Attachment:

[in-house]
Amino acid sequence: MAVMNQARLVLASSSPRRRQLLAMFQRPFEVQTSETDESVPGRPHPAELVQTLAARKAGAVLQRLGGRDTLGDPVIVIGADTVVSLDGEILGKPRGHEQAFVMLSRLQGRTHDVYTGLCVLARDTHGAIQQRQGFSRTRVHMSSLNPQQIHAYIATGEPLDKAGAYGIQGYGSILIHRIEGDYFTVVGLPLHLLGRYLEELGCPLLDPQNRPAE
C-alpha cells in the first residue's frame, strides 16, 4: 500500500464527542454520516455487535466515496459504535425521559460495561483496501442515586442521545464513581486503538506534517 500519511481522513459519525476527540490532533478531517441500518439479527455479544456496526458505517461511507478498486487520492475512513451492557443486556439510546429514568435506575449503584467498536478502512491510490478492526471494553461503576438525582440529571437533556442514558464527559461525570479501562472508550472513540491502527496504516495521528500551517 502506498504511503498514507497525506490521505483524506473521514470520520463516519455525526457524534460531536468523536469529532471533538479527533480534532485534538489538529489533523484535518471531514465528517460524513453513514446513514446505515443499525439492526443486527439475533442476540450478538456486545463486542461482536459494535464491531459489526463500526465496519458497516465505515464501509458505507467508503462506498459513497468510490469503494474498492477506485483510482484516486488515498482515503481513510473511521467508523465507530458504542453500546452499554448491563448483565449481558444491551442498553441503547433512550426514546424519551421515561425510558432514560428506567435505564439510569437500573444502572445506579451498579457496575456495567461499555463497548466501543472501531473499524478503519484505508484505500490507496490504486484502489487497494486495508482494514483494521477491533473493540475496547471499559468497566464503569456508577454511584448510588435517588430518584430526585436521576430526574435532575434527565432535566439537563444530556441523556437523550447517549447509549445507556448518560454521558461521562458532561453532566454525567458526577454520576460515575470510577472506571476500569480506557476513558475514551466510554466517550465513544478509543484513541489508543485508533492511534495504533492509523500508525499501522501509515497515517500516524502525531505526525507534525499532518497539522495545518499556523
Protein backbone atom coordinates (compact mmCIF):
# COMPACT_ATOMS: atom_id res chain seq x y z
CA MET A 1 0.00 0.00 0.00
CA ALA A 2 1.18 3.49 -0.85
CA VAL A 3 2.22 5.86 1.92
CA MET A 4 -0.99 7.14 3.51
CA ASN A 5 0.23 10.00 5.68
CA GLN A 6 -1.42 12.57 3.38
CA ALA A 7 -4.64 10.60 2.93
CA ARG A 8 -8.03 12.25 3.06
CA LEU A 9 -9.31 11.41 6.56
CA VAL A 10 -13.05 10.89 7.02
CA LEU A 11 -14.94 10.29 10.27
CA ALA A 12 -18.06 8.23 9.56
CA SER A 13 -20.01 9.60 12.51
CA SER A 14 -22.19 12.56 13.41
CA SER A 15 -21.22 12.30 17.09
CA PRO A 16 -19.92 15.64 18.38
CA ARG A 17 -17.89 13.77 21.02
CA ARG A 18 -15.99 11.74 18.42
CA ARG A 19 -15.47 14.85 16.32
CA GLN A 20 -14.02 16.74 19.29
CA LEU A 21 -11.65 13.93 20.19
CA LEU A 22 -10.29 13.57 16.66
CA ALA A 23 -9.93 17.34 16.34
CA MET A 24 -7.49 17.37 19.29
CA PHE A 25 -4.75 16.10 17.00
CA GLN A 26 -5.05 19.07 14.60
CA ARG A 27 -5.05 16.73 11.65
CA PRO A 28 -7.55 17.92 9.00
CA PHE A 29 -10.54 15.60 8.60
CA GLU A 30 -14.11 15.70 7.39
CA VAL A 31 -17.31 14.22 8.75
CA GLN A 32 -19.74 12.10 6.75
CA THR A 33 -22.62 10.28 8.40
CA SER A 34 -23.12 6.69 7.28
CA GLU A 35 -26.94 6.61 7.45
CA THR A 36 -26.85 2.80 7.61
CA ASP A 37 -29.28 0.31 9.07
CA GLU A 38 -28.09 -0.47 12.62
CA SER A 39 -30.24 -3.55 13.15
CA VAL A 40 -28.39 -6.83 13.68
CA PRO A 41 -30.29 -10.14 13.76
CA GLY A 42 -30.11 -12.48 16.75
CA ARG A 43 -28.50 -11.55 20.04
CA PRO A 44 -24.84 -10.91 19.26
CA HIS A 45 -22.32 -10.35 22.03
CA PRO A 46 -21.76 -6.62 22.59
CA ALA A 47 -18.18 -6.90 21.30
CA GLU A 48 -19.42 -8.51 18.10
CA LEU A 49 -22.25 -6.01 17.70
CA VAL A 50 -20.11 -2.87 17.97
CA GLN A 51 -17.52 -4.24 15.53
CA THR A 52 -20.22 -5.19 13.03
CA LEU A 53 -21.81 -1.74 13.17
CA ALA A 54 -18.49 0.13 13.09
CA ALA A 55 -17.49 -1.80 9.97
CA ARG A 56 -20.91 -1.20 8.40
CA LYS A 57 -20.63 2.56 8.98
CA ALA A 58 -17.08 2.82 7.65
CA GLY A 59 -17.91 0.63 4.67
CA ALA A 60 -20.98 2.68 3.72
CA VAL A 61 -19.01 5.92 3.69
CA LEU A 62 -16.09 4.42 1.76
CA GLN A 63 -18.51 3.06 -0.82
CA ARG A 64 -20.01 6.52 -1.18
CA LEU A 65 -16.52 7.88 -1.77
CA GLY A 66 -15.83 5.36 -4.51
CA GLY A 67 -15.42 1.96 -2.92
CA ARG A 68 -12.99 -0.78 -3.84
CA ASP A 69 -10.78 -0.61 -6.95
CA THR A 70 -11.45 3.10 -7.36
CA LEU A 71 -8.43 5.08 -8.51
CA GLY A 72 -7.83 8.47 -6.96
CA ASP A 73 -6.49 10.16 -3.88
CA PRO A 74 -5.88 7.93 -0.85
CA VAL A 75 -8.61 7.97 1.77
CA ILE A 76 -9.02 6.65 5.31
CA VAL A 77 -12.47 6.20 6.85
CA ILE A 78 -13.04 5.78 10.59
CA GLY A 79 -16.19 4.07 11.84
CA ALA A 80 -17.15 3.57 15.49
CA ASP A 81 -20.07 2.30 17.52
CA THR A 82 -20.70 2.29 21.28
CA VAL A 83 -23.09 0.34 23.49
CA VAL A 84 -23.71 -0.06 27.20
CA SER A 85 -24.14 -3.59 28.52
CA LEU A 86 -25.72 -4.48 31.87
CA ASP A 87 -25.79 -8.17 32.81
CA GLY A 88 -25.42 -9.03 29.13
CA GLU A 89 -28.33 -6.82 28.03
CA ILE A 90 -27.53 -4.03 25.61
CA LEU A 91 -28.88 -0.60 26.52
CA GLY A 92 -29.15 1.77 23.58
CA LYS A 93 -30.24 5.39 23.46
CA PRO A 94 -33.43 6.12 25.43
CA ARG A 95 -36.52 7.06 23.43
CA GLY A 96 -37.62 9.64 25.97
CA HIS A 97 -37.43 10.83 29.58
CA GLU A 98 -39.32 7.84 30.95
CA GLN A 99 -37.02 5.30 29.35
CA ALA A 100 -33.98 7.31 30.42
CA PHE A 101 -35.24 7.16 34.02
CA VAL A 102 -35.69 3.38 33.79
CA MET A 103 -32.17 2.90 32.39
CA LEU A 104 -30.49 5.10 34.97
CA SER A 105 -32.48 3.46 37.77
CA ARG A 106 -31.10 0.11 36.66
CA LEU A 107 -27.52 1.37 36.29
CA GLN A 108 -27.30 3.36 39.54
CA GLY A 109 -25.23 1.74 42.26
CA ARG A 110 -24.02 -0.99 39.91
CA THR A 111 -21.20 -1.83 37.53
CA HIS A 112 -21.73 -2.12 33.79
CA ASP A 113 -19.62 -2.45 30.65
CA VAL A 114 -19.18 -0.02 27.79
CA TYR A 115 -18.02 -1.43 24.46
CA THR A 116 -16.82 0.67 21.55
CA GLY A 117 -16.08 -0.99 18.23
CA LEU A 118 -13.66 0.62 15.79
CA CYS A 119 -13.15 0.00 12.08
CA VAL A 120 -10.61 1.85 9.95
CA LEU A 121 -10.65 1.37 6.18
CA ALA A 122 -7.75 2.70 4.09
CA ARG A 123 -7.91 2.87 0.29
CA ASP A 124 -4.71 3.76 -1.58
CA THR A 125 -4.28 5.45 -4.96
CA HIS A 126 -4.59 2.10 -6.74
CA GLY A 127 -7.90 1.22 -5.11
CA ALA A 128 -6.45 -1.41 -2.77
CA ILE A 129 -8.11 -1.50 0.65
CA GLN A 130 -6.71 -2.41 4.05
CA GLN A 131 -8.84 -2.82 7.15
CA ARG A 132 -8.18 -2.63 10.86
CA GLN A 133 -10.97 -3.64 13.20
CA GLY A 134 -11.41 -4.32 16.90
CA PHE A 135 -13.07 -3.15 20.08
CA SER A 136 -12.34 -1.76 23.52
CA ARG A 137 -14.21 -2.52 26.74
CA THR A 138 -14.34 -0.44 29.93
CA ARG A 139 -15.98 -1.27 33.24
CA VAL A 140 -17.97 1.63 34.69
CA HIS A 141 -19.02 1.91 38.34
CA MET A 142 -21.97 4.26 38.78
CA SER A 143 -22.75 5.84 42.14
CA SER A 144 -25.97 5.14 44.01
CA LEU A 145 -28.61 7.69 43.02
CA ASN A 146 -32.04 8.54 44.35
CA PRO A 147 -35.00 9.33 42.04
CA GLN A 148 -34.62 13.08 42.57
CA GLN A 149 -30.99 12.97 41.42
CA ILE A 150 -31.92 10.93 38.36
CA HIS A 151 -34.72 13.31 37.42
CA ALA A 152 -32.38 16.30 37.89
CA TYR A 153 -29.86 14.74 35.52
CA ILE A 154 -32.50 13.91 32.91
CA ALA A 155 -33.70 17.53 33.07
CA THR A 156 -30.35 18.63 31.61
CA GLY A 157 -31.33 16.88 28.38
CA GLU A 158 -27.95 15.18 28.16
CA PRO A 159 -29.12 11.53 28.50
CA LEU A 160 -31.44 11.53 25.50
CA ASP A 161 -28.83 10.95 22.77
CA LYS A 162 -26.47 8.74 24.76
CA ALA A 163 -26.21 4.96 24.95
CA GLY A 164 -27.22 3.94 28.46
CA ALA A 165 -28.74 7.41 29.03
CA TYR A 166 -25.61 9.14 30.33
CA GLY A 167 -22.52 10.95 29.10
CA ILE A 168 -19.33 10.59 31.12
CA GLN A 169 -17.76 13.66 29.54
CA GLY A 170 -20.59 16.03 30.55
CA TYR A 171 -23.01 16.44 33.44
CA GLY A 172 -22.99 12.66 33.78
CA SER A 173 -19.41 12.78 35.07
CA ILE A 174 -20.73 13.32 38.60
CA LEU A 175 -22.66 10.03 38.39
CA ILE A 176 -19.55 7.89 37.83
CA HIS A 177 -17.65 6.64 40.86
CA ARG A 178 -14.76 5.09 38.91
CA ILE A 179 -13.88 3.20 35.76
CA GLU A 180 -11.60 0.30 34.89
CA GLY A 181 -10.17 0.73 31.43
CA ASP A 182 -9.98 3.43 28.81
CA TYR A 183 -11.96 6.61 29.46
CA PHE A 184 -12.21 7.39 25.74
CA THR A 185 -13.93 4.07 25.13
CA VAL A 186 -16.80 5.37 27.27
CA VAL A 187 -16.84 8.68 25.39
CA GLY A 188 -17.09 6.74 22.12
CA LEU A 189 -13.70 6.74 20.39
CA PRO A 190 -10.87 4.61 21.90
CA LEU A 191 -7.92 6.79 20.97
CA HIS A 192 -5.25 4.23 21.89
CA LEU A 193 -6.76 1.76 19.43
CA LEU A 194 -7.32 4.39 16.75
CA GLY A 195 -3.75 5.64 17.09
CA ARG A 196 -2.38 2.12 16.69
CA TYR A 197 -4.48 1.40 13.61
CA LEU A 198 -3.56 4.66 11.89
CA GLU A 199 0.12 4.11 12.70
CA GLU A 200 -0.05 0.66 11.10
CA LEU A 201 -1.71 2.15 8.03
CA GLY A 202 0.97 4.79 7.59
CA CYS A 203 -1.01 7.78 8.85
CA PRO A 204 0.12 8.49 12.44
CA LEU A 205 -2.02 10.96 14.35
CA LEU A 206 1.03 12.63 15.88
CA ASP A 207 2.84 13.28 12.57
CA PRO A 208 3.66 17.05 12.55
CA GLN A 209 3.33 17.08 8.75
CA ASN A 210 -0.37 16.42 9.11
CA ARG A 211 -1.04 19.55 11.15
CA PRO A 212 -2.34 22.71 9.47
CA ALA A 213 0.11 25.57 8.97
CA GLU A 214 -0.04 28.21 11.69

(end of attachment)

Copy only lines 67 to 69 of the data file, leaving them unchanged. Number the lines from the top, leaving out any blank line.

CA LEU A 62 -16.09 4.42 1.76
CA GLN A 63 -18.51 3.06 -0.82
CA ARG A 64 -20.01 6.52 -1.18